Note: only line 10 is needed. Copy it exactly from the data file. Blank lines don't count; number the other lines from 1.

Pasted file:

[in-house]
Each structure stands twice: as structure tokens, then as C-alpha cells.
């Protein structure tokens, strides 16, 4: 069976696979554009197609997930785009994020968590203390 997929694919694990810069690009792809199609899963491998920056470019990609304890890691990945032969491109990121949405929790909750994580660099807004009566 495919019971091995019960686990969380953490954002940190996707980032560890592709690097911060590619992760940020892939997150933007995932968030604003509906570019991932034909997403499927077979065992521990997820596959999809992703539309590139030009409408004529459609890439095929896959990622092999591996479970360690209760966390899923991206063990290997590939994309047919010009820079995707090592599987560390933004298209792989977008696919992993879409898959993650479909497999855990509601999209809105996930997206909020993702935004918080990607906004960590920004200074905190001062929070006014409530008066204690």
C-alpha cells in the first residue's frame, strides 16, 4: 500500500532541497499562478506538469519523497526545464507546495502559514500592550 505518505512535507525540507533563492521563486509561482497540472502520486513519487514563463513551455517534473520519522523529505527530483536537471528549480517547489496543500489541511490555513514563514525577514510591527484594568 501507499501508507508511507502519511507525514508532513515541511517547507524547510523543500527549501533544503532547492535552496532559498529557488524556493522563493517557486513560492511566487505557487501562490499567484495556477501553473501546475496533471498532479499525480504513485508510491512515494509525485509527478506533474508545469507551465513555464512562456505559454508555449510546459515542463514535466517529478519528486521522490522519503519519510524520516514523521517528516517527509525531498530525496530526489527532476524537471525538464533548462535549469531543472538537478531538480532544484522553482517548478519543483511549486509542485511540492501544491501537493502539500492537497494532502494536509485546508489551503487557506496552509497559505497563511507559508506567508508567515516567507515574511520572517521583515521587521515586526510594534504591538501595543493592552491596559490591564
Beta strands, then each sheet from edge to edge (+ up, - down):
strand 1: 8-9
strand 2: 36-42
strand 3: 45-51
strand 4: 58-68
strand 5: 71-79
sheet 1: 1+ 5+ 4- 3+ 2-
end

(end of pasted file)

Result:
strand 5: 71-79